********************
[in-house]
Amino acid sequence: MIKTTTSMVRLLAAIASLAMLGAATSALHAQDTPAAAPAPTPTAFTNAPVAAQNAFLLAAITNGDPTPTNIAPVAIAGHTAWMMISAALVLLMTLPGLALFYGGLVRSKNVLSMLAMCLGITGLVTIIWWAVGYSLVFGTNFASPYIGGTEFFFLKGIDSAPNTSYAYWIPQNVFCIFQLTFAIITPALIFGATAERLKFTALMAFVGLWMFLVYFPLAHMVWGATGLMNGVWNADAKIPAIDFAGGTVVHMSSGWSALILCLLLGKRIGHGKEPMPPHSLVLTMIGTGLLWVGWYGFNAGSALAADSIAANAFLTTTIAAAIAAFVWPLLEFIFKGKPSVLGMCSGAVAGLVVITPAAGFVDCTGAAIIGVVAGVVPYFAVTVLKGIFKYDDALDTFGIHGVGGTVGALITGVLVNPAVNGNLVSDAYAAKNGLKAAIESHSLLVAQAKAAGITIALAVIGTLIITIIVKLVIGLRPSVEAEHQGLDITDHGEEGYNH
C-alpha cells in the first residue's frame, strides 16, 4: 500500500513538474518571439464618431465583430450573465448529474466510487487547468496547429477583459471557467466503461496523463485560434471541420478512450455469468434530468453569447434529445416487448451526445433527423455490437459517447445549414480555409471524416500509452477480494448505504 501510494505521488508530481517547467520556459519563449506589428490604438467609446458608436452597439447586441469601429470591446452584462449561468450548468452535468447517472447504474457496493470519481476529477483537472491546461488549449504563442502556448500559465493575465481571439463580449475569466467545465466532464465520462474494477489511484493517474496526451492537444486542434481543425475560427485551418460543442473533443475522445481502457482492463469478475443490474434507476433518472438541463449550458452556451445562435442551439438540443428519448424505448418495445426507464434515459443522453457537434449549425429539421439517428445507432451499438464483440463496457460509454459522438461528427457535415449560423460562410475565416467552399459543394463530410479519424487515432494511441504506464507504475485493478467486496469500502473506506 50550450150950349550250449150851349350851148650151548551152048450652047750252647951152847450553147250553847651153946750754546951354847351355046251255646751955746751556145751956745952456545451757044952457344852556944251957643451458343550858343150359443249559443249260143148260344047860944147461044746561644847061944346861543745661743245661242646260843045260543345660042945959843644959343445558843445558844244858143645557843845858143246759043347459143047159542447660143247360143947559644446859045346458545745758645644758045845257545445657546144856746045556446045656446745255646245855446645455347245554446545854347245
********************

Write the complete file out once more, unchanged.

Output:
[in-house]
Amino acid sequence: MIKTTTSMVRLLAAIASLAMLGAATSALHAQDTPAAAPAPTPTAFTNAPVAAQNAFLLAAITNGDPTPTNIAPVAIAGHTAWMMISAALVLLMTLPGLALFYGGLVRSKNVLSMLAMCLGITGLVTIIWWAVGYSLVFGTNFASPYIGGTEFFFLKGIDSAPNTSYAYWIPQNVFCIFQLTFAIITPALIFGATAERLKFTALMAFVGLWMFLVYFPLAHMVWGATGLMNGVWNADAKIPAIDFAGGTVVHMSSGWSALILCLLLGKRIGHGKEPMPPHSLVLTMIGTGLLWVGWYGFNAGSALAADSIAANAFLTTTIAAAIAAFVWPLLEFIFKGKPSVLGMCSGAVAGLVVITPAAGFVDCTGAAIIGVVAGVVPYFAVTVLKGIFKYDDALDTFGIHGVGGTVGALITGVLVNPAVNGNLVSDAYAAKNGLKAAIESHSLLVAQAKAAGITIALAVIGTLIITIIVKLVIGLRPSVEAEHQGLDITDHGEEGYNH
C-alpha cells in the first residue's frame, strides 16, 4: 500500500513538474518571439464618431465583430450573465448529474466510487487547468496547429477583459471557467466503461496523463485560434471541420478512450455469468434530468453569447434529445416487448451526445433527423455490437459517447445549414480555409471524416500509452477480494448505504 501510494505521488508530481517547467520556459519563449506589428490604438467609446458608436452597439447586441469601429470591446452584462449561468450548468452535468447517472447504474457496493470519481476529477483537472491546461488549449504563442502556448500559465493575465481571439463580449475569466467545465466532464465520462474494477489511484493517474496526451492537444486542434481543425475560427485551418460543442473533443475522445481502457482492463469478475443490474434507476433518472438541463449550458452556451445562435442551439438540443428519448424505448418495445426507464434515459443522453457537434449549425429539421439517428445507432451499438464483440463496457460509454459522438461528427457535415449560423460562410475565416467552399459543394463530410479519424487515432494511441504506464507504475485493478467486496469500502473506506 50550450150950349550250449150851349350851148650151548551152048450652047750252647951152847450553147250553847651153946750754546951354847351355046251255646751955746751556145751956745952456545451757044952457344852556944251957643451458343550858343150359443249559443249260143148260344047860944147461044746561644847061944346861543745661743245661242646260843045260543345660042945959843644959343445558843445558844244858143645557843845858143246759043347459143047159542447660143247360143947559644446859045346458545745758645644758045845257545445657546144856746045556446045656446745255646245855446645455347245554446545854347245